One summarization of the report could be: Demand for energy will be 35% higher in 2040 than it is today and carbon-based fuels will continue to meet about 75% of the world’s energy demand. The good news is that without efficiency gains that 35% growth figure would be approaching 140% growth.
The fastest growth will be among renewables, with wind, solar, and biofuels growing at a rate of 6% a year to reach 4% of the world’s total energy supply by 2040. Including hydropower, renewables will meet about 15% of total demand for energy in 2040. Nuclear power generation is forecast to double.
The world’s population is forecast to add 2 billion people, bringing the global total to 9 billion. Half the demand growth for energy will come from China and India, while 32 of the 34 developed economies included in the OECD will see energy demand grow. Exxon identities 10 Key Growth countries: Mexico and Turkey, both members of the OECD; Brazil, South Africa, Nigeria, Egypt, Saudi Arabia, Iran, Thailand, and Indonesia.
Exxon includes some interesting observations on demand for transportation fuel:
- Remarkably, energy demand for cars and other personal vehicles is expected to rise only slightly from 2010 to 2040, as fuel economy improvements in passenger cars over time essentially offset a steep rise in the number of cars in the world.
- China alone is expected to account for 40% of the global fleet increase.
- Global demand for fuel for light-duty vehicles will peak around 2020 at about 23 million oil-equivalent barrels per day.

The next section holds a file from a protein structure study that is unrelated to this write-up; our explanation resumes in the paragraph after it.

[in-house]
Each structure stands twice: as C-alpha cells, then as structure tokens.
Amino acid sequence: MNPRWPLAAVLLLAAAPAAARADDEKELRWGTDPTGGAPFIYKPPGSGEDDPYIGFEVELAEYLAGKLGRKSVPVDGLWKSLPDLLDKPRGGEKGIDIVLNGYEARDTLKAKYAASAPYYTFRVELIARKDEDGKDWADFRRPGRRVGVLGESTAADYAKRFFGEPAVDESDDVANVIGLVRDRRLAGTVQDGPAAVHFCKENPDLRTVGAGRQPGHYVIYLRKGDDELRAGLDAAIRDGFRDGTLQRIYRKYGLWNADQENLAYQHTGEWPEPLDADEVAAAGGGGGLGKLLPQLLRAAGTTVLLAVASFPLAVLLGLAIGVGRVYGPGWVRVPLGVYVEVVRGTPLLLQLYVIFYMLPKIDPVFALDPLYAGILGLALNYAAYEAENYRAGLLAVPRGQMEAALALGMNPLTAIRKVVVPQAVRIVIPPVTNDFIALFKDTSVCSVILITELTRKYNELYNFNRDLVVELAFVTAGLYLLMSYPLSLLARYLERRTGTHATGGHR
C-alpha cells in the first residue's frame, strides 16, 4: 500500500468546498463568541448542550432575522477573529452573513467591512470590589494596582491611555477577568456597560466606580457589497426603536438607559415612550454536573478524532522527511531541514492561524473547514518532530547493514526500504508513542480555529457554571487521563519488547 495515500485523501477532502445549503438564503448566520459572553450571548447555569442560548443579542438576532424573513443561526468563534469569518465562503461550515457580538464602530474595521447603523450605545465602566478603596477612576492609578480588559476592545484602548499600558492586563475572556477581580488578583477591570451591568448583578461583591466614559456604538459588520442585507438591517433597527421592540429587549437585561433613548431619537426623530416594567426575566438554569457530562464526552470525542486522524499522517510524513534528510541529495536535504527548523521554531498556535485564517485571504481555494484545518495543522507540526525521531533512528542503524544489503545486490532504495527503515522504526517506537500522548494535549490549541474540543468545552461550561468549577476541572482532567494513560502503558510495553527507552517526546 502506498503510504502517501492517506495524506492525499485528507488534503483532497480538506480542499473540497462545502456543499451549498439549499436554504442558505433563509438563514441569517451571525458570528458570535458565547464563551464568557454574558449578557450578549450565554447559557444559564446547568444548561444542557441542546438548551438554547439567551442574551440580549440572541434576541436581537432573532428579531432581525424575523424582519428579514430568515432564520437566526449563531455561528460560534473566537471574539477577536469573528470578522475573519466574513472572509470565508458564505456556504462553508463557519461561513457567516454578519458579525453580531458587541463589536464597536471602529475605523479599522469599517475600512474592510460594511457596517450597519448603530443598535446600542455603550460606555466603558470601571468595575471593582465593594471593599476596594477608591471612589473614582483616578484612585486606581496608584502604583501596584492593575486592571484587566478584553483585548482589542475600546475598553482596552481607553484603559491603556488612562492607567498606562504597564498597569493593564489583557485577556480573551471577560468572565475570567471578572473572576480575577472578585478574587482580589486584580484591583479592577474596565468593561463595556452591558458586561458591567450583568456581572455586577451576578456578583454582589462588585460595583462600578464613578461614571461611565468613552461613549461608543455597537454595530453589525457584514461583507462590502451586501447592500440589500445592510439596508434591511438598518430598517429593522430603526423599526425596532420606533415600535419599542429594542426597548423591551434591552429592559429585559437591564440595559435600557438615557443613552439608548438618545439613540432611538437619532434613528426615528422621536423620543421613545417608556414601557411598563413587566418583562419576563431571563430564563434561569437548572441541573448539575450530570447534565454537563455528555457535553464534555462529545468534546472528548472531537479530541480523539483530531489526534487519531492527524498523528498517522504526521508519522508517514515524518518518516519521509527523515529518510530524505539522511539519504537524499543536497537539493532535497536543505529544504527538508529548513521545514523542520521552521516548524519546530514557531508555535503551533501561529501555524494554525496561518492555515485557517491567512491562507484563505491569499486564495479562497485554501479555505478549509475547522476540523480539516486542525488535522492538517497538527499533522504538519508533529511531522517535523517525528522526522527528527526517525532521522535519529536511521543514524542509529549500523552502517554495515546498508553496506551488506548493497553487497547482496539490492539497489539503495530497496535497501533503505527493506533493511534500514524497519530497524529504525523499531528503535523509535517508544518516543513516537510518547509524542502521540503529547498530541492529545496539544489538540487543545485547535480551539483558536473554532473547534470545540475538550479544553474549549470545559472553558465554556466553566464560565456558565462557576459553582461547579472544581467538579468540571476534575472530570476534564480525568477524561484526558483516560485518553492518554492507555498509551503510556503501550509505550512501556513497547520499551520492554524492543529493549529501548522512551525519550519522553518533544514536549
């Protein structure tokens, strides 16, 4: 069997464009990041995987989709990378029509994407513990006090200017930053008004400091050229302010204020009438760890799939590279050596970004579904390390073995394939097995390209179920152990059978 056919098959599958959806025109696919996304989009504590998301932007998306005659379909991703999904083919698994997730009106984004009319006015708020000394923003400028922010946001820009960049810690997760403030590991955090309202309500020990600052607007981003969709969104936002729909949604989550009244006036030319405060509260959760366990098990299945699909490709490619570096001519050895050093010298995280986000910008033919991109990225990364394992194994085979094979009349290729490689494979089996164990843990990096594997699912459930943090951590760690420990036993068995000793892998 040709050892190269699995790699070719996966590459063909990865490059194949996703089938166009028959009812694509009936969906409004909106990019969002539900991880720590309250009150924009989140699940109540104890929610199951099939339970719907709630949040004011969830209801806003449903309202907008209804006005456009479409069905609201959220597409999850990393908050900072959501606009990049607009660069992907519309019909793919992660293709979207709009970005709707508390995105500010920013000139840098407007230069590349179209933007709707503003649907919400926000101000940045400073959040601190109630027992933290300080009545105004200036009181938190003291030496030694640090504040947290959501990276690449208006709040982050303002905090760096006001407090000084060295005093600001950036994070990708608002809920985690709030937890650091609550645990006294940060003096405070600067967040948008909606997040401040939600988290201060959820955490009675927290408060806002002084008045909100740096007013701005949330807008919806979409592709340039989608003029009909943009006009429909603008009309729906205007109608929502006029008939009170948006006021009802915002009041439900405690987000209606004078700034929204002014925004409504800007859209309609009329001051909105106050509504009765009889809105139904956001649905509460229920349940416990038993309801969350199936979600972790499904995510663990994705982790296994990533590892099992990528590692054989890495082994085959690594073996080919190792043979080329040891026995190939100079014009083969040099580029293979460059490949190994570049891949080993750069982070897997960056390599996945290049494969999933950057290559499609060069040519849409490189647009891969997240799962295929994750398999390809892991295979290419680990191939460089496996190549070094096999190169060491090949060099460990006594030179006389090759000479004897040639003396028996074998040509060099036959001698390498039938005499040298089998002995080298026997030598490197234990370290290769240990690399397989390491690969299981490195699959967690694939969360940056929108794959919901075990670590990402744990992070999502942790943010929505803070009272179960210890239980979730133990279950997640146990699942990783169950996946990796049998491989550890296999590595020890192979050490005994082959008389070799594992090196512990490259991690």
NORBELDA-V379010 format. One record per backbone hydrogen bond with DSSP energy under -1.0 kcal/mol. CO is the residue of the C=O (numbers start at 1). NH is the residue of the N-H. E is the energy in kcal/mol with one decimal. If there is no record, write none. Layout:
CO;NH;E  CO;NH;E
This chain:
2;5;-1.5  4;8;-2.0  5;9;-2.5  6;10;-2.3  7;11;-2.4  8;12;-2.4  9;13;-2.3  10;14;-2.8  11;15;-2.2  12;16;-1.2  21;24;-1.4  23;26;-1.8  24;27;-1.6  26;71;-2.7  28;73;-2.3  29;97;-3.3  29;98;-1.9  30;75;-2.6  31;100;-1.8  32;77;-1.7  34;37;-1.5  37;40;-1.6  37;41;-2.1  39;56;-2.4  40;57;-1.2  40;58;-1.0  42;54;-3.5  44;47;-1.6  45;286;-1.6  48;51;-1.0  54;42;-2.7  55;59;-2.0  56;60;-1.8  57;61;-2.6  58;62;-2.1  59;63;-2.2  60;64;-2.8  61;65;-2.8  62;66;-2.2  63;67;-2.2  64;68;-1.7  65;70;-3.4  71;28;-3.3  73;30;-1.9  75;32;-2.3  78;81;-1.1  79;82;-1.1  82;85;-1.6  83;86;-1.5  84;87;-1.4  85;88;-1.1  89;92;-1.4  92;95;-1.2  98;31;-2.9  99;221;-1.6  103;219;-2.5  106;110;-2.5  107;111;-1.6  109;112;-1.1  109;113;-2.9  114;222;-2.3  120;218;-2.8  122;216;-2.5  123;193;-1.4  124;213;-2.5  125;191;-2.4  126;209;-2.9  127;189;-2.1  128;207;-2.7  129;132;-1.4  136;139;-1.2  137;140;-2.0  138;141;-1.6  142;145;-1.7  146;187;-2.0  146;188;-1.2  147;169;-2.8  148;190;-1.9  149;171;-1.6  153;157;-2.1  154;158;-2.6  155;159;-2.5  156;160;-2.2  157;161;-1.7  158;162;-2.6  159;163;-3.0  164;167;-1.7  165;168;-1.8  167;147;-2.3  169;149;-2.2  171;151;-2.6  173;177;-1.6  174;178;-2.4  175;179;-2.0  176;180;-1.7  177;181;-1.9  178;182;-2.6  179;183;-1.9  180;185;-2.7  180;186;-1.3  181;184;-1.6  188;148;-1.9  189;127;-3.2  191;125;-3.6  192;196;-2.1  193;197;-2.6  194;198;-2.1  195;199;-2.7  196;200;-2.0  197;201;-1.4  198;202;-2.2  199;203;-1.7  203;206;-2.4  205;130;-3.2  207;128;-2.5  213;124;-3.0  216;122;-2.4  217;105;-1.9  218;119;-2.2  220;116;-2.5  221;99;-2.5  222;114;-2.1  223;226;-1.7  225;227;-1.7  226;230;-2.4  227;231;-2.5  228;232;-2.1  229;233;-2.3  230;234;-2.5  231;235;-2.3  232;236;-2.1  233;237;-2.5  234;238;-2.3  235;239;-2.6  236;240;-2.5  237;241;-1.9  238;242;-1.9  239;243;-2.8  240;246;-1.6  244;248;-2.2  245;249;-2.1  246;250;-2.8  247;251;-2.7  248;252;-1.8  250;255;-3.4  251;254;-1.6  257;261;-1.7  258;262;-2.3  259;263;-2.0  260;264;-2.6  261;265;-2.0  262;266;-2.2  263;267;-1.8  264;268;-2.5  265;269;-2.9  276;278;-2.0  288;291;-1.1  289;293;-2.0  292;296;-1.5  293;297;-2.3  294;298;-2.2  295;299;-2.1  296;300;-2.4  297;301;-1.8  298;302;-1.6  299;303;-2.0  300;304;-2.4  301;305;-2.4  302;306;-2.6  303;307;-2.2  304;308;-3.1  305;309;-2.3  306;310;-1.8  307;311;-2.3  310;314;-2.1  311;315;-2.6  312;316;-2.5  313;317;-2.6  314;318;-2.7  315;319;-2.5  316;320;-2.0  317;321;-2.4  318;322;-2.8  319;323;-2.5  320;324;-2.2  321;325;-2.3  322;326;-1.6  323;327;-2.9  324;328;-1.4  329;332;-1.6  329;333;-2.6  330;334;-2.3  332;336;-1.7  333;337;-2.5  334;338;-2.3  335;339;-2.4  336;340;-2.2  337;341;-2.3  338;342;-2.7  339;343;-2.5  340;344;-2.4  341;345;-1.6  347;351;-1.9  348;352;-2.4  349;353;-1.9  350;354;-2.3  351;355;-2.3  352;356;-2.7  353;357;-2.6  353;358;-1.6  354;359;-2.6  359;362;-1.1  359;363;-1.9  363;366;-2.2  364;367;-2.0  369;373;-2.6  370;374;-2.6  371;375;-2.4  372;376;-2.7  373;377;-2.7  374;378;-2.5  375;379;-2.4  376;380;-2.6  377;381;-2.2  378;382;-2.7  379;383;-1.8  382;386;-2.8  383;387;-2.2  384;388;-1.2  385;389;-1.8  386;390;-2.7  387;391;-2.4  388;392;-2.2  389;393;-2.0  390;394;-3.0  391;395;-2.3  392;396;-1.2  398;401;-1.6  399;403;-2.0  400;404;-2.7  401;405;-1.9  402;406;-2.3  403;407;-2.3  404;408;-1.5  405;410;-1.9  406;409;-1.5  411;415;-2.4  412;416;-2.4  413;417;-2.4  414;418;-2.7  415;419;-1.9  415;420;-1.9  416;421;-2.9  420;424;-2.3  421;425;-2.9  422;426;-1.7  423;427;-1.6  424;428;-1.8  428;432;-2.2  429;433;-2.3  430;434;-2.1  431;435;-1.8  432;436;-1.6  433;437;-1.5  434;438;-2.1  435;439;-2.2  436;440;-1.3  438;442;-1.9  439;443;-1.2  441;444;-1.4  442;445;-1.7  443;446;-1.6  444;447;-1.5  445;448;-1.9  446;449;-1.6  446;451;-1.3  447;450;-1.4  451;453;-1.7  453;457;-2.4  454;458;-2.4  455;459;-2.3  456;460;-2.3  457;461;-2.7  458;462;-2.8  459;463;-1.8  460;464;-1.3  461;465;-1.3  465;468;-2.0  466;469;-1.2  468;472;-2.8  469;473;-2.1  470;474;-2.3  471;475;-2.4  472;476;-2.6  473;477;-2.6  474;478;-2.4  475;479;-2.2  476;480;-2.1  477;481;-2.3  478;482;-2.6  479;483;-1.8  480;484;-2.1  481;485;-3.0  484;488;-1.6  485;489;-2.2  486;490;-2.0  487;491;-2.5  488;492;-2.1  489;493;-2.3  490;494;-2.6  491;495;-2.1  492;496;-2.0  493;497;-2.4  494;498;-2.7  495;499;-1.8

- Fuel economy for the average vehicle on the world’s roads will be 45 miles per gallon in 2040, up from 25 mpg in 2010.
- Hybrid vehicles make up almost 50% new car sales by 2040, up from 1% in 2010, to comprise about a third of the global fleet.
Heavy-duty vehicles like commercial trucks and buses will be the largest consumers of transportation fuel by 2040 and demand for aviation, rail, and marine fuel will rise by 75% compared with demand in 2010.
Demand will be met by an increase of 45% in global liquids supply from unconventional sources like tight oil (shale), oil sands, biofuels, deepwater, and NGLs. Exxon reckons that by 2040 7% of the world’s supply of liquids will come from tight oil and the majority will come from North America.
Exxon also expects North America to be a net exporter of liquids by 2040 when the continent will be producing more than 10 million barrels per day and demand declining by 1 million barrels.
By 2040 North American production of natural gas will rise by 75% to around 140 billion cubic feet per day as production of unconventional gas (from shale) nearly triples.
Exxon does not take a stab a how much all this new energy will cost, but it is relatively certain that supply will not grow enough to meet demand at crude prices of around $60 a barrel. Efficiency gains and diversification will help moderate the higher prices, but energy prices will surely rise.